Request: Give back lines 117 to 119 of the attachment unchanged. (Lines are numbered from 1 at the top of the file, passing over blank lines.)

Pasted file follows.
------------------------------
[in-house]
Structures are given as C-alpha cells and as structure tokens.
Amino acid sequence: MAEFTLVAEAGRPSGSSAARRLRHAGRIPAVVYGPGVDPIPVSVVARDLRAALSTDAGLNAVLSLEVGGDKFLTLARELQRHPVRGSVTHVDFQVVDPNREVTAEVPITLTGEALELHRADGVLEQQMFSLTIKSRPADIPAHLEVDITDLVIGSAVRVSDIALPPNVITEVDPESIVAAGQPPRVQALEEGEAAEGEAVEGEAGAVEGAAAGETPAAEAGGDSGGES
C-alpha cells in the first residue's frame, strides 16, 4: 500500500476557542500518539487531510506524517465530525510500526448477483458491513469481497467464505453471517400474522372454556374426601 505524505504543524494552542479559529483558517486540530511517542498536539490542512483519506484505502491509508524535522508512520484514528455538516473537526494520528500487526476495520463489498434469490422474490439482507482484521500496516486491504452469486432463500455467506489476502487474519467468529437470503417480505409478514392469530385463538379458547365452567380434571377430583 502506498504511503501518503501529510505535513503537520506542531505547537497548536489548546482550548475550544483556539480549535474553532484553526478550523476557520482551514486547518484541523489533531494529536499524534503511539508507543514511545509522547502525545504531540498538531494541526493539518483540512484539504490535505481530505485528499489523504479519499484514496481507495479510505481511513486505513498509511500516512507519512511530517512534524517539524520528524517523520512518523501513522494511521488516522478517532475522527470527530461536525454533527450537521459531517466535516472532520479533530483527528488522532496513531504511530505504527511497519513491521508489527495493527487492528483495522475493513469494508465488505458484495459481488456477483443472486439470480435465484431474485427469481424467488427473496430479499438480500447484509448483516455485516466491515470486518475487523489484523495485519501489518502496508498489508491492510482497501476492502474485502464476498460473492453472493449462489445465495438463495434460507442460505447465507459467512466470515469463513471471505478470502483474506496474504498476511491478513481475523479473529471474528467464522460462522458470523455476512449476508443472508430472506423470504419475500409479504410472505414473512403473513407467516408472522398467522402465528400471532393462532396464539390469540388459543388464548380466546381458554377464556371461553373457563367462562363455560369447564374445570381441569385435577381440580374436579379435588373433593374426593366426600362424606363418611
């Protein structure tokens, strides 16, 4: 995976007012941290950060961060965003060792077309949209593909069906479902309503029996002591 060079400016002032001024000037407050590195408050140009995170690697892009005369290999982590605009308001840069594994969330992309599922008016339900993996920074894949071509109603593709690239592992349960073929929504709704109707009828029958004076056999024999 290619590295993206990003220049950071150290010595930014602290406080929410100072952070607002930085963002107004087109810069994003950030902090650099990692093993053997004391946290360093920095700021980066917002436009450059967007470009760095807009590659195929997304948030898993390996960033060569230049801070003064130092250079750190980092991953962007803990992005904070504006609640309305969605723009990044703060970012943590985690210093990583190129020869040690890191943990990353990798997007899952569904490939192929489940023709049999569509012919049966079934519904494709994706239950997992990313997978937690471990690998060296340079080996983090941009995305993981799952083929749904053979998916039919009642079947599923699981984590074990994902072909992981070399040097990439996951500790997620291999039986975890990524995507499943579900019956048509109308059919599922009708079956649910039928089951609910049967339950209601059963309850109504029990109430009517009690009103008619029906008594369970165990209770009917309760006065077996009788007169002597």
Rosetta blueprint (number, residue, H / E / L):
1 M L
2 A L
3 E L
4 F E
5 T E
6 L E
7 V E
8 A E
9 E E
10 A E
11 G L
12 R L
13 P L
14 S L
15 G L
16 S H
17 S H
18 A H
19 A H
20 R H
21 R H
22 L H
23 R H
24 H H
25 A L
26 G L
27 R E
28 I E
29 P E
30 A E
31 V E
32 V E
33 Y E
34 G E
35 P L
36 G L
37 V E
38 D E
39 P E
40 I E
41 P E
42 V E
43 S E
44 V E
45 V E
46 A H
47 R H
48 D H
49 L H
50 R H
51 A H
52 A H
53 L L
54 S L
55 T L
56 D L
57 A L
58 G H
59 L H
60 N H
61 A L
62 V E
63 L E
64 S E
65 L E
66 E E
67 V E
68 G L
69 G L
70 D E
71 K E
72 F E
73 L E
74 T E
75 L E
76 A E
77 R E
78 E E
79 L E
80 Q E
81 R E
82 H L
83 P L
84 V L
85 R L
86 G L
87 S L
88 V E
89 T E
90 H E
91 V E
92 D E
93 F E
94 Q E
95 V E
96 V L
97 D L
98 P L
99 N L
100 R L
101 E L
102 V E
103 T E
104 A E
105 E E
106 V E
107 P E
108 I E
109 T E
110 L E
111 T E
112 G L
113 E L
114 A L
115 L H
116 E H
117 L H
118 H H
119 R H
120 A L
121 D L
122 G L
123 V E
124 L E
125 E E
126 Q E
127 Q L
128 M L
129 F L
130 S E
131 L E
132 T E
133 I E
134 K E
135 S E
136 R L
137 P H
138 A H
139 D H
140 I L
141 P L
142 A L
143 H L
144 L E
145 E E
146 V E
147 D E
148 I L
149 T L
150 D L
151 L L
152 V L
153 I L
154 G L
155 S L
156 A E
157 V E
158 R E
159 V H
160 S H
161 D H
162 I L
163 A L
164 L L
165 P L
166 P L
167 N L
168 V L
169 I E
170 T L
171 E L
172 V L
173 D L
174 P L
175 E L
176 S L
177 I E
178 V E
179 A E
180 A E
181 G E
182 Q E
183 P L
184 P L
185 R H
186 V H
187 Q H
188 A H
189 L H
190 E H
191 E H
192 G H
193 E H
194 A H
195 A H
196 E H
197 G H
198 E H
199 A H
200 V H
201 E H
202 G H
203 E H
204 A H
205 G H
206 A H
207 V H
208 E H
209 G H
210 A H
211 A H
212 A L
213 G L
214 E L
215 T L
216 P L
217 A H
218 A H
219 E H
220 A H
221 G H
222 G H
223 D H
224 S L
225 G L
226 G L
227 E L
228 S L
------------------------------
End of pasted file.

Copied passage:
111 T E
112 G L
113 E L